You are 36 Weeks and 6 Days 22 days to go…

If you’re lacking in energy, try carb loading. This is also an effective measure in the days leading up to labor.

Your baby today

Your baby will be able to recall and recognize the frequency and pattern of the most familiar sounds he hears within the uterus—your voice. Also, you might have noticed that loud noises may startle your baby during these final weeks.

The idea behind carb loading comes from endurance athletes, who get 70 percent of their calorie intake from carbohydrates for three days prior to a big event. This enhances muscle uptake of fuel so that muscles are fully loaded with glycogen, the form in which carbs are stored in the body. If you’re feeling tired, and especially prior to being active, ensure you take on plenty of carbohydrates.

In the days before your due date, base meals on carbohydrates, so that this food group provides up to 70 percent of your total calories. Include cereal or bread for breakfast, sandwiches for lunch, and include pasta, rice, or potatoes at dinner.

A baked potato is a great mini-meal, providing you with carbohydrates. Try different carbohydrate foods in the lead-up to labor to see which you like best.

Making the most of maternity leave

Maternity leave offers a great opportunity to prepare yourself for the birth of your baby.

  • Take time to rest. While it may seem like the optimum time to rush through a long “to-do” list, it’s important to conserve your energy for the birth, and the weeks afterward.

  • Prepare your hospital bag (see Items for your hospital bag), or anything you may need for a home birth (see … Doctor).

  • Make a list of everyone you’d like contacted after the birth.

  • Put together some natural remedies to help you through labor and its aftermath. Lavender oil can be sniffed during labor to relax and calm. You may need ice packs if you end up having an episiotomy (placing ice pads or chilled witch hazel pads on the area may soothe your pain). Ask your doctor about safe pain medications for after delivery, or, if you want to avoid medications, ask him or her for drug-free suggestions.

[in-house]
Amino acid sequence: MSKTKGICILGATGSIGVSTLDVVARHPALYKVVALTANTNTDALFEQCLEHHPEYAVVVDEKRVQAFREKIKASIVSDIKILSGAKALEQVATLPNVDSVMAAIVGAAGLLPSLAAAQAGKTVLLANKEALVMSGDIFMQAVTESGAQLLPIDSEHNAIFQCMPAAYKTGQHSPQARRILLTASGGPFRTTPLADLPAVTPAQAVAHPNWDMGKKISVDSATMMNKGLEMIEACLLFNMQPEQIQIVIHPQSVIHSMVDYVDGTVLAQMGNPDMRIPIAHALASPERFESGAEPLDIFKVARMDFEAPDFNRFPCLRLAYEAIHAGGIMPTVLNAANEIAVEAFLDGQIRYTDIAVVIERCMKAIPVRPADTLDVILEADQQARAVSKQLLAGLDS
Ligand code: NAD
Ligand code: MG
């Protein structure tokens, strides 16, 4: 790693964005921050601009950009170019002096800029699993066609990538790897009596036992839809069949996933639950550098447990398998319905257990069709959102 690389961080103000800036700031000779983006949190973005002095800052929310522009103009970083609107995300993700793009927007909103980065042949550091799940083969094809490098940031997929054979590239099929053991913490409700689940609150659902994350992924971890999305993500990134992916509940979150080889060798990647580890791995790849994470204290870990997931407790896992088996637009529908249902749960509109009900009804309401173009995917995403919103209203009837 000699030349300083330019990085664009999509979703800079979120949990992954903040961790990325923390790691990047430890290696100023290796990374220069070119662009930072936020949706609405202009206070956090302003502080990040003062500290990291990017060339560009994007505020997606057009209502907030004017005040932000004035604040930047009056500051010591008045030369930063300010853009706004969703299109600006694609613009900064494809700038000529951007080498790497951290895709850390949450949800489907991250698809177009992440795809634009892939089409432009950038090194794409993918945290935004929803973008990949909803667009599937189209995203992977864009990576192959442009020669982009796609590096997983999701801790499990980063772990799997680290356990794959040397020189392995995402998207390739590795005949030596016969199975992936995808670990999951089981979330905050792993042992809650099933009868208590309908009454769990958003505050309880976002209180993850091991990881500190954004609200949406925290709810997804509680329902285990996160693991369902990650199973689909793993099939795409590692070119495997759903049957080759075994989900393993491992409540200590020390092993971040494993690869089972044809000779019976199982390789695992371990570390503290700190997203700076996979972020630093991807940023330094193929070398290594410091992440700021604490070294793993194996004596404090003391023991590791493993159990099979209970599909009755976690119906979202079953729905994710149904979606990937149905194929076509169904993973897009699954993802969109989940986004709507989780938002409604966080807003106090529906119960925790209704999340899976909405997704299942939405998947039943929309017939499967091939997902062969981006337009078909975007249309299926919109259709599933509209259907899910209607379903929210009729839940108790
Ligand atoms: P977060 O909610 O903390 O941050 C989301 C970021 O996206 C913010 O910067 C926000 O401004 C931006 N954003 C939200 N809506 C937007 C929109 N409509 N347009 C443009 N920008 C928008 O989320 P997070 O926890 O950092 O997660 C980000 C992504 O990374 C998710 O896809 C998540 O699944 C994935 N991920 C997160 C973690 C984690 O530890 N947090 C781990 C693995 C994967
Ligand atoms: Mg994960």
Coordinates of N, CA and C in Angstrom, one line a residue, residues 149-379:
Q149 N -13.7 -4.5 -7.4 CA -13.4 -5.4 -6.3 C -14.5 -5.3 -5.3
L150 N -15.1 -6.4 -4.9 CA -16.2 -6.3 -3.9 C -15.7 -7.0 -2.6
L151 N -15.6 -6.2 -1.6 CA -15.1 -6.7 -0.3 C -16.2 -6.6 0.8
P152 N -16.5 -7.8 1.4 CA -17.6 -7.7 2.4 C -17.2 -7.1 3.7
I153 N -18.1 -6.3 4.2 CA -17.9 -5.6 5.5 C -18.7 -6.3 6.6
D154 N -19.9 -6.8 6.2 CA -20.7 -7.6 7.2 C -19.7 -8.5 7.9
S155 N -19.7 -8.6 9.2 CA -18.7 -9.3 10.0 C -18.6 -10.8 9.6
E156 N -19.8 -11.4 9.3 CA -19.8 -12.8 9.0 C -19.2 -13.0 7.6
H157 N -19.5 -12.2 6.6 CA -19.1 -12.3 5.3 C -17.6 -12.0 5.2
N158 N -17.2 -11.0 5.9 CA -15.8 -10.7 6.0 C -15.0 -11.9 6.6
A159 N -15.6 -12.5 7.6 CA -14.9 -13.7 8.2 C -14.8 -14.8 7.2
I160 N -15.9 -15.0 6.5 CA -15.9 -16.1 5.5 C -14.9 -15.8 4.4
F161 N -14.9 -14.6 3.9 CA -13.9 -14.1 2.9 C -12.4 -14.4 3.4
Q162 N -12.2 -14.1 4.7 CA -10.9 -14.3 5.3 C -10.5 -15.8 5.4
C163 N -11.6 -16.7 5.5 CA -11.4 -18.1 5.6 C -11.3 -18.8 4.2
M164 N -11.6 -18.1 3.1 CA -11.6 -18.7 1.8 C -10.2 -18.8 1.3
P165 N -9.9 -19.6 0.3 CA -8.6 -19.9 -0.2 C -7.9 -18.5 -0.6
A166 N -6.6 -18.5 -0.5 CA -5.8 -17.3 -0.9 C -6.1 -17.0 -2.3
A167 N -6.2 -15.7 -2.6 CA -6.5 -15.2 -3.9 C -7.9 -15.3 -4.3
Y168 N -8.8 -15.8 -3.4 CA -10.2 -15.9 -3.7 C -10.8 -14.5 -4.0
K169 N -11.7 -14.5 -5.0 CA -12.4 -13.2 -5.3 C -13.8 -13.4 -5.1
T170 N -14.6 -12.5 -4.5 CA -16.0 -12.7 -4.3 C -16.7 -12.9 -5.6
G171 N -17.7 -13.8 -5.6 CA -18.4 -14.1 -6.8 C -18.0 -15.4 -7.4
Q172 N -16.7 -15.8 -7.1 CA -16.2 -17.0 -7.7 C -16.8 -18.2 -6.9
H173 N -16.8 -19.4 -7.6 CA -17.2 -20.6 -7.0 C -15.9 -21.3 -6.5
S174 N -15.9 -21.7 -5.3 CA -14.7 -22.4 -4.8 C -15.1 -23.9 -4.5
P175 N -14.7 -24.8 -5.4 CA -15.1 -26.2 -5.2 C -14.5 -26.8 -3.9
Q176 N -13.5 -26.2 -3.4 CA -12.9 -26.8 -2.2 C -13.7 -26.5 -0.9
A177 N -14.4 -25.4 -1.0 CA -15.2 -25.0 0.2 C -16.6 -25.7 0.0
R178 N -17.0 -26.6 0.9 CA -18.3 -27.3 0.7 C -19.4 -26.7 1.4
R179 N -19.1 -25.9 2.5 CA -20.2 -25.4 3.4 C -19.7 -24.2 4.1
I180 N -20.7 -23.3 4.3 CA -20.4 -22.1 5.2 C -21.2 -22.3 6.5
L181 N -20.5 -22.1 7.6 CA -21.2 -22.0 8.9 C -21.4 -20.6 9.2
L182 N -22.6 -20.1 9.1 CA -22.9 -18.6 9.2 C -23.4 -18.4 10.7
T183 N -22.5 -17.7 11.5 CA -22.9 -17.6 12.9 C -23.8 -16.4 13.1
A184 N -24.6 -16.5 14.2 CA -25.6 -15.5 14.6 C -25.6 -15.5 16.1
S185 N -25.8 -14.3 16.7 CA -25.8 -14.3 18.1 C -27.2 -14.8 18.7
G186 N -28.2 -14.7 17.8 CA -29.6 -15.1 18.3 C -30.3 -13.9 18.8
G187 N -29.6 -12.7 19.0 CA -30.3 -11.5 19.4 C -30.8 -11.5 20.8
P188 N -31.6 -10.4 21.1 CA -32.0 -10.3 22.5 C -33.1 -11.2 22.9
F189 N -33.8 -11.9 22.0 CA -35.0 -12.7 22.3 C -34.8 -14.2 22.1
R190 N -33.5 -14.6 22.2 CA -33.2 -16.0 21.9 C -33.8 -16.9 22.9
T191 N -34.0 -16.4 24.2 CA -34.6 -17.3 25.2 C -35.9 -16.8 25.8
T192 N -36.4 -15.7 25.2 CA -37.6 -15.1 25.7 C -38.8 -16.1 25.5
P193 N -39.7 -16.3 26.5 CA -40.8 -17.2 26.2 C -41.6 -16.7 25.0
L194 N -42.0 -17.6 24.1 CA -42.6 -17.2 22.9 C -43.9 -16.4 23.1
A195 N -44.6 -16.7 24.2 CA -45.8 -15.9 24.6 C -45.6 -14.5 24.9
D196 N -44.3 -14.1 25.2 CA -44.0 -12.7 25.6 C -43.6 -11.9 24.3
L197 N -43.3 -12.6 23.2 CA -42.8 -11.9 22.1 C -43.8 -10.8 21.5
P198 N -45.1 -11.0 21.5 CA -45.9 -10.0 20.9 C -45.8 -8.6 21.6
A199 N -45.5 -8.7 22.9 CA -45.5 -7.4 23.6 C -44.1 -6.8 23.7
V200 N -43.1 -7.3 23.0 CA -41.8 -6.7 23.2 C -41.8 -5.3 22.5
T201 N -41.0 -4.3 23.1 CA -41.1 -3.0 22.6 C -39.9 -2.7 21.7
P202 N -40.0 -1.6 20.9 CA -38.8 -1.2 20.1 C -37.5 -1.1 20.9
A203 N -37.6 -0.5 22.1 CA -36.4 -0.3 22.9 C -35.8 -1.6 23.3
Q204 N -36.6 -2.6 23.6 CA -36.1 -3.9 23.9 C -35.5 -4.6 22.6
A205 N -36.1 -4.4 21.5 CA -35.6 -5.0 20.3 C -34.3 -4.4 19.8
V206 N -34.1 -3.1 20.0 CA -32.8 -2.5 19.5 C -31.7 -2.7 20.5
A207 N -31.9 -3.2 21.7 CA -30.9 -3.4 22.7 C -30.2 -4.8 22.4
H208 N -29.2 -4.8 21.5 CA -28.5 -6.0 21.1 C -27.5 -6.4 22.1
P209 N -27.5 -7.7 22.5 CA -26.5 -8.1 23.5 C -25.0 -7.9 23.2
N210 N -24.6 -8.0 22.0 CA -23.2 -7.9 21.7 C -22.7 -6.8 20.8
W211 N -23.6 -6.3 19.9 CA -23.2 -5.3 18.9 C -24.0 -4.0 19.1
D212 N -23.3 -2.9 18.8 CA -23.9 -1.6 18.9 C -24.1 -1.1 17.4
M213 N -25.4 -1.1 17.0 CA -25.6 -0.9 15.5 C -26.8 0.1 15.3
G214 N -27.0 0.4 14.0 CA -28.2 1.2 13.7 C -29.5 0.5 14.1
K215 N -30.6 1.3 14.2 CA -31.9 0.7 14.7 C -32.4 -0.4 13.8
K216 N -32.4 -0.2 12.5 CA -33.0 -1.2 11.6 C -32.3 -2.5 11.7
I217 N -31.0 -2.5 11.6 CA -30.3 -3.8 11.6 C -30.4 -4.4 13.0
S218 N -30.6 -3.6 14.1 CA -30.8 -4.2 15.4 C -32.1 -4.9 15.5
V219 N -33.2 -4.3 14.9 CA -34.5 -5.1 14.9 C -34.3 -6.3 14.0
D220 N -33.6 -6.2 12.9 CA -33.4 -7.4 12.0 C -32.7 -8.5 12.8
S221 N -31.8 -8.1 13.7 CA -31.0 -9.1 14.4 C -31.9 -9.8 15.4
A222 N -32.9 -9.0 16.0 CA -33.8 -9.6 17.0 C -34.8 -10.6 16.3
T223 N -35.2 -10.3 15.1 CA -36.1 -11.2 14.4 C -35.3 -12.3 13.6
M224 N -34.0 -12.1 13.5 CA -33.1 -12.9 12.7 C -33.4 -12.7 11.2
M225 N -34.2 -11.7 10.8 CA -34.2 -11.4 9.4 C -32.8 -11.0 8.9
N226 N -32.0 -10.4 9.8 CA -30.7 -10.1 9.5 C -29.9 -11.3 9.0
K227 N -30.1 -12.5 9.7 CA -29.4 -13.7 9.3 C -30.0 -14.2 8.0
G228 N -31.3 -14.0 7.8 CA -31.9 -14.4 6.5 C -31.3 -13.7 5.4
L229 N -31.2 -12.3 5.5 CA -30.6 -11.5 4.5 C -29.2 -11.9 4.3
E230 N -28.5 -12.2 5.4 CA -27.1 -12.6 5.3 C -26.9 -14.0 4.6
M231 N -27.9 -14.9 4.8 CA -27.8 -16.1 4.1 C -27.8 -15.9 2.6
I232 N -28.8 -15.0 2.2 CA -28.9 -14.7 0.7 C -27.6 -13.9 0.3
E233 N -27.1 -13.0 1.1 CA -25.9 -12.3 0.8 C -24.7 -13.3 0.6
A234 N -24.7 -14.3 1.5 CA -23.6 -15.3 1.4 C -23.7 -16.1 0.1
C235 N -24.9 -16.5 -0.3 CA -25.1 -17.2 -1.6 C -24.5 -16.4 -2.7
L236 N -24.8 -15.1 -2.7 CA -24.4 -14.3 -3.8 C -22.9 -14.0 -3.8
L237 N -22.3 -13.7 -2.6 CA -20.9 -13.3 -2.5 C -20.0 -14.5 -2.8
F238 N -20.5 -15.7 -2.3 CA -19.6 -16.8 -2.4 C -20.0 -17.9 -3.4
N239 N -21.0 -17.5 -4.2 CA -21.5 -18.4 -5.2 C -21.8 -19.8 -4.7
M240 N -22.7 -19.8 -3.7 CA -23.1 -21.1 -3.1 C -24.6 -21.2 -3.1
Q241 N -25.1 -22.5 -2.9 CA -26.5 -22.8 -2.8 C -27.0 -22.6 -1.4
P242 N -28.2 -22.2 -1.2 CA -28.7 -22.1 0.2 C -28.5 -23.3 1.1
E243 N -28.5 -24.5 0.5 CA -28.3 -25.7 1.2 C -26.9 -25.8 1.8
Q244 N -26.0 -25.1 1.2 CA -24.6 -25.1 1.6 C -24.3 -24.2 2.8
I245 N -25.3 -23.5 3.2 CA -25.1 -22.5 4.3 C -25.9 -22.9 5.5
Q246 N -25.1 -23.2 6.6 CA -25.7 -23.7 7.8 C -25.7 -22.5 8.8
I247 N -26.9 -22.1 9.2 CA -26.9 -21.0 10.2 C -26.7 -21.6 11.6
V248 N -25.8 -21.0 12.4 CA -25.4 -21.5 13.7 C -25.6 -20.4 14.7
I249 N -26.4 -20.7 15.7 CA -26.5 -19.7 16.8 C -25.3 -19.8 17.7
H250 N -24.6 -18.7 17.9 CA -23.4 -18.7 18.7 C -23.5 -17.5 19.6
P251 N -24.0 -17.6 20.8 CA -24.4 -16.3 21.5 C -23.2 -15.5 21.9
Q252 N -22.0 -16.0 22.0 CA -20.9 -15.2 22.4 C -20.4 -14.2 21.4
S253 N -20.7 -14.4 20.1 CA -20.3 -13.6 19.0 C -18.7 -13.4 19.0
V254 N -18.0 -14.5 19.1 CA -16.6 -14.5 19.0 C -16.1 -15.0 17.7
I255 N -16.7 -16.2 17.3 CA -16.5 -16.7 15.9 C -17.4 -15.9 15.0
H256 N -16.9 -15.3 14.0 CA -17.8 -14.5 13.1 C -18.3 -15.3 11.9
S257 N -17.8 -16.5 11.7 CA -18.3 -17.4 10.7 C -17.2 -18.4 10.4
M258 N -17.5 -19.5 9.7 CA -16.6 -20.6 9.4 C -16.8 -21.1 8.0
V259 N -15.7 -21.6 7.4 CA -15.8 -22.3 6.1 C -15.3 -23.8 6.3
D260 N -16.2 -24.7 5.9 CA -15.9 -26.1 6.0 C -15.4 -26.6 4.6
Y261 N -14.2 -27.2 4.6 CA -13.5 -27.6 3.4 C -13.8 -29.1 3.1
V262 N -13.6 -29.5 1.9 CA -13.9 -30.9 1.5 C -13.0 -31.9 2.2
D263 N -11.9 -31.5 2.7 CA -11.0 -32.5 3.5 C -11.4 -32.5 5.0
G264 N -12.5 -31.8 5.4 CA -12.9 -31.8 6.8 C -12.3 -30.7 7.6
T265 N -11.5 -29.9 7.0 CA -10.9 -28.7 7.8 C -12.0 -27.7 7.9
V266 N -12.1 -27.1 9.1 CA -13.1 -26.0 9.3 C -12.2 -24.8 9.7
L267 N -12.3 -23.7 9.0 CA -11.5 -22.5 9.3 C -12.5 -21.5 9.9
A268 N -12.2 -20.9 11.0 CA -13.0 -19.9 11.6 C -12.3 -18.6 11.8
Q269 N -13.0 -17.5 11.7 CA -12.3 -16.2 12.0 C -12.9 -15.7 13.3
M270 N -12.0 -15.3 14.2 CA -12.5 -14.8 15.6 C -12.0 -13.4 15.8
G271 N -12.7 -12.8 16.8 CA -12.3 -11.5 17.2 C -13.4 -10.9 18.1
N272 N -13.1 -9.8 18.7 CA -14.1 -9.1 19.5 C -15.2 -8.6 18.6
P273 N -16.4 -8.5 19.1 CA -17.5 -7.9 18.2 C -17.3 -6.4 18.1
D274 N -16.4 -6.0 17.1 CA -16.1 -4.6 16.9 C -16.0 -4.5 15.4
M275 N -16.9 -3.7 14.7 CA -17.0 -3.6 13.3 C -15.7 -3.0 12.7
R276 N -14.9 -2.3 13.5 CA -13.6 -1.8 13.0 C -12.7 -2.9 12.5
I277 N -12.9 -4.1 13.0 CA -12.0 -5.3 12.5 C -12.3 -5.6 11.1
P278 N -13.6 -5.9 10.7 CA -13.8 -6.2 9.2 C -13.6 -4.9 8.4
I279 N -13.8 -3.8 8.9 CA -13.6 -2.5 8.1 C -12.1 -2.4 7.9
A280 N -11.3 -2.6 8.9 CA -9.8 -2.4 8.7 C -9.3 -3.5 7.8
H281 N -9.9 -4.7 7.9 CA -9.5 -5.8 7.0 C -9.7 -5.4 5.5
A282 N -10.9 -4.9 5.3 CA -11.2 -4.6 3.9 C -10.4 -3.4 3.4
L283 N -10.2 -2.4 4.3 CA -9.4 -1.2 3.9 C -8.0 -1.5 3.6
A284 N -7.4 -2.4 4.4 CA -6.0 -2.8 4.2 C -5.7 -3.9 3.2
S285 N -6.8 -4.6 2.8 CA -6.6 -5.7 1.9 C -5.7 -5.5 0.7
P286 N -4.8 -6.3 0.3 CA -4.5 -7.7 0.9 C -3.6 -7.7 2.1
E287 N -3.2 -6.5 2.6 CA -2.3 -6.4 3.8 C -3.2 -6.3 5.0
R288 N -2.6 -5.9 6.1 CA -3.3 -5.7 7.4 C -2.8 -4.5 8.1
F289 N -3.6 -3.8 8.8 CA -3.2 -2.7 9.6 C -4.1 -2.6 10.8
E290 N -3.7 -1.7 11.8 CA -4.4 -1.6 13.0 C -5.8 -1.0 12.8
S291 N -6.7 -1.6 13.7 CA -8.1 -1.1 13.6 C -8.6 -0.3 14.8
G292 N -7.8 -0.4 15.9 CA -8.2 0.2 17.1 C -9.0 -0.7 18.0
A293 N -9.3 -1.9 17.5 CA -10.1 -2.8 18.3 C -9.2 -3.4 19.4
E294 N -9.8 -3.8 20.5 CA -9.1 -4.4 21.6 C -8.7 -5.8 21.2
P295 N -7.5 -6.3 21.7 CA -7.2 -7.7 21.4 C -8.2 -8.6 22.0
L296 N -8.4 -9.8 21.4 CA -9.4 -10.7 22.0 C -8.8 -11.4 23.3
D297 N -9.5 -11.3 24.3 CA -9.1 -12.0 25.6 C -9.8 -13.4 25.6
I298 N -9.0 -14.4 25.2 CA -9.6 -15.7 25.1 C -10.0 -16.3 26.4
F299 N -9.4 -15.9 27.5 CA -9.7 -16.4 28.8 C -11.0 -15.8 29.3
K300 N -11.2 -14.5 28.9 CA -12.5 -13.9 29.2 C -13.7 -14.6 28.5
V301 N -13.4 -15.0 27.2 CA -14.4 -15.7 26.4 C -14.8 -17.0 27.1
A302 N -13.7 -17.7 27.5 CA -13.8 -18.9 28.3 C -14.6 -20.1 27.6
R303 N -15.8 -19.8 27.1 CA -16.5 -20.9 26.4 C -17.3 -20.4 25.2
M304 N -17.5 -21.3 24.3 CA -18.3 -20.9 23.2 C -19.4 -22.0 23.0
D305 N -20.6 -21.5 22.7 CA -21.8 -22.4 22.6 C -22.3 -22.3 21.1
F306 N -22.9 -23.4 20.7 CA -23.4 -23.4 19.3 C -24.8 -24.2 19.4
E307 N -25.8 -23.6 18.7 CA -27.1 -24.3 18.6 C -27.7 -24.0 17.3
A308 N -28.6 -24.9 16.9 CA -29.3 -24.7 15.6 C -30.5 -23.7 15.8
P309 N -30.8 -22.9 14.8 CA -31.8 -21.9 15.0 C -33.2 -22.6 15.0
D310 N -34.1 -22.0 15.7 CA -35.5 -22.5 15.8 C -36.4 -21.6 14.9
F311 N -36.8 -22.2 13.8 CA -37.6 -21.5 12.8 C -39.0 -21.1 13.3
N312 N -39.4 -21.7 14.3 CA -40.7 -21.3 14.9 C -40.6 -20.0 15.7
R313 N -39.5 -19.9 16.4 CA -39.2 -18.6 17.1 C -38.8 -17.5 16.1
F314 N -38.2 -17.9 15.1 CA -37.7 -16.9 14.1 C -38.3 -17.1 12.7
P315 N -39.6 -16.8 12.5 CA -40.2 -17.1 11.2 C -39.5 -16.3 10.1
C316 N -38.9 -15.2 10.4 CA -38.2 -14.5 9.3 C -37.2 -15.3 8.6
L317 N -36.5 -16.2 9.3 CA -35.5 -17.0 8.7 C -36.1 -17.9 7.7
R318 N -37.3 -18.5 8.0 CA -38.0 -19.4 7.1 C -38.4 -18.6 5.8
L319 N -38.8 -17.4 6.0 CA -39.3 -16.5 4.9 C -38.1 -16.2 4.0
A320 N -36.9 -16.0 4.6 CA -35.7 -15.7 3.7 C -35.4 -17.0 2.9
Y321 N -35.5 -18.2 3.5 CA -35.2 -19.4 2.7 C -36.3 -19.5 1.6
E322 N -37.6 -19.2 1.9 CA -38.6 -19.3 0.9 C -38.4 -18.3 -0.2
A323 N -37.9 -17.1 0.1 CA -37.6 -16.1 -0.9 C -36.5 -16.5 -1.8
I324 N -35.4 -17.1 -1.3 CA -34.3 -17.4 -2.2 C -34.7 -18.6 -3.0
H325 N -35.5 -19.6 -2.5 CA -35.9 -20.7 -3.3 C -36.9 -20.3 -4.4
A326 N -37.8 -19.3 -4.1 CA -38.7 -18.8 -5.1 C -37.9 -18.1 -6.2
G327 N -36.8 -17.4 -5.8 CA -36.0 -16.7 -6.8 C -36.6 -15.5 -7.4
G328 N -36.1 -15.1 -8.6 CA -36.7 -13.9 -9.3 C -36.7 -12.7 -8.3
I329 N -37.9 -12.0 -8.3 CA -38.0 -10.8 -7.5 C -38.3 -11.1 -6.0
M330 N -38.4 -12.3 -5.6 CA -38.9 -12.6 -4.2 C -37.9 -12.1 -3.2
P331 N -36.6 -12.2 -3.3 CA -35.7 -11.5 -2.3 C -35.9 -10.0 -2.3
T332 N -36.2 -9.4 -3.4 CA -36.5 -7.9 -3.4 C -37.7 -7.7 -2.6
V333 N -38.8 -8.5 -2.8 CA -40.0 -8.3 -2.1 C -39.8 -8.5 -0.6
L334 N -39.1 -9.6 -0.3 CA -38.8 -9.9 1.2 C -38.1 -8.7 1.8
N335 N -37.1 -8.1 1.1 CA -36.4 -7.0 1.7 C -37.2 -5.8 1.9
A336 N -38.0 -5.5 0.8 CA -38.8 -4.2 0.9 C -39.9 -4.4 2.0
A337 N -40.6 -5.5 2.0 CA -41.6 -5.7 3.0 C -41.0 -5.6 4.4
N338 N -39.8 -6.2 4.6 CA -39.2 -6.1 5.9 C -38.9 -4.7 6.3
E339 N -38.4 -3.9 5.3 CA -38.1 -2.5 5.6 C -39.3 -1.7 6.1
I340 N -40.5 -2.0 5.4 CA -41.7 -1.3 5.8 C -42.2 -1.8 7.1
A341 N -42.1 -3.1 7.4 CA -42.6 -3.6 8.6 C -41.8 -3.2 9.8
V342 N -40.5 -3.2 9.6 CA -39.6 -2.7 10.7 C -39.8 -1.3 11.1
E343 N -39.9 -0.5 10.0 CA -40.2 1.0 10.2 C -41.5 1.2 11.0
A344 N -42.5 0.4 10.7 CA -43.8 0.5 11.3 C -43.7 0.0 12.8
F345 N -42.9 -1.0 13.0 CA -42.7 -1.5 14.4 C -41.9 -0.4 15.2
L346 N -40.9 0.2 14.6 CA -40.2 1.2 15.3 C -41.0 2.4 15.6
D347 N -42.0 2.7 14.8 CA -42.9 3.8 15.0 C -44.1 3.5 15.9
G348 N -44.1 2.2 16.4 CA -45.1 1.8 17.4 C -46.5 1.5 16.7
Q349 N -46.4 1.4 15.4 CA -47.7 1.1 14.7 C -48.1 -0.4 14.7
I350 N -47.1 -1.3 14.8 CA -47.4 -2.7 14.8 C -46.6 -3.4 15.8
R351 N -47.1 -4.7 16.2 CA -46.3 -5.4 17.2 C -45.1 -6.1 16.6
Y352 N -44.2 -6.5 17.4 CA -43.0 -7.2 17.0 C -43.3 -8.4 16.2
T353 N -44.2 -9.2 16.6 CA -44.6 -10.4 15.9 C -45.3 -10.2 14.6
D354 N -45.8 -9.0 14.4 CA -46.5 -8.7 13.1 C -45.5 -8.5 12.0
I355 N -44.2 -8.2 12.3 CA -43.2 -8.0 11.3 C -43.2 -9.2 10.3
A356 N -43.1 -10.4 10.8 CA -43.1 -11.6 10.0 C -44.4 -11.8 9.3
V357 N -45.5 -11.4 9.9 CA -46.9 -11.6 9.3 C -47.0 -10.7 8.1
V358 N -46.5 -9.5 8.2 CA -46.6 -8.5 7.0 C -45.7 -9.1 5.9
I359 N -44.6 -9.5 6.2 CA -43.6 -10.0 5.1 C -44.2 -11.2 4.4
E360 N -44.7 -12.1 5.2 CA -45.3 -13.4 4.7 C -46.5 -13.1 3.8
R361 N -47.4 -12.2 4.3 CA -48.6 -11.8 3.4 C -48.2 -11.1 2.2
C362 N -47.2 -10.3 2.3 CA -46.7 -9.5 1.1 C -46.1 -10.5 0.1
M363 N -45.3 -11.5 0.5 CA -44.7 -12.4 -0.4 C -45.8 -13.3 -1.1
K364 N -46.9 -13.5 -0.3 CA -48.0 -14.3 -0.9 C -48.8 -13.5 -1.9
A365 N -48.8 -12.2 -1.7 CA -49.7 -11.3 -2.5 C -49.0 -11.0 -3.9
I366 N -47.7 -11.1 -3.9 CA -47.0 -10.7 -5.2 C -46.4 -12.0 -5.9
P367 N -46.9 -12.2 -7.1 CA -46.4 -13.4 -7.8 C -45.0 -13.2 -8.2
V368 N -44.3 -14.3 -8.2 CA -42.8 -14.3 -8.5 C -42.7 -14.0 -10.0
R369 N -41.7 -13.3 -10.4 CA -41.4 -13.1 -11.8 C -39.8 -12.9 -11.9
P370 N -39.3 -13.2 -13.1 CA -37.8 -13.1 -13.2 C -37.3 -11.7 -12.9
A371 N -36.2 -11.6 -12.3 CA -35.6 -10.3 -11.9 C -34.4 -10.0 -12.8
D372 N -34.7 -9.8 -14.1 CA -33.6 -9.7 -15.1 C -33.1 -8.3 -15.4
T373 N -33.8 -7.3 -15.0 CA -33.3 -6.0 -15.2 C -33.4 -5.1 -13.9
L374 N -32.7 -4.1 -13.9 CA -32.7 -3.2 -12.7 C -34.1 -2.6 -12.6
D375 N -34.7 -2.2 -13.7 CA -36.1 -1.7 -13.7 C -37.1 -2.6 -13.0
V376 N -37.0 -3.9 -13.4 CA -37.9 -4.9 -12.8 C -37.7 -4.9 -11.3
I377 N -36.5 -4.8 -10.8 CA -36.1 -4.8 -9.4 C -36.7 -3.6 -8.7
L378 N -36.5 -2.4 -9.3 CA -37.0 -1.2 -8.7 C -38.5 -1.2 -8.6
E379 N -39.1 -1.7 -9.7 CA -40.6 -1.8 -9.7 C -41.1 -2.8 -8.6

• Prepare a few freezer meals. There can be nothing better than having an already prepared, healthy meal on hand that can be taken right from the freezer when your arms are full with your new baby, and you lack the time and energy to get dinner on the table.

  • Sort your baby’s new clothes into sizes, so you don’t find yourself searching through piles to find something that fits.

  • Get ahead by preparing your birth announcements—address and stamp envelopes, or design something that can be sent via email, so that you only need to slot in your new baby’s photo and details at the last moment.

  • Get a manicure, pedicure, or massage. Not only will time be tight after your baby arrives, but money may be, too! Take the opportunity to lift your spirits and feel your best.

  • Produce something creative—paint your baby’s nursery, cross-stitch a little pillow or picture, make a crib bumper, start a scrapbook, or simply write a letter to your baby to put in a keepsake box. These personal touches are satisfying, and will be treasured for years to come.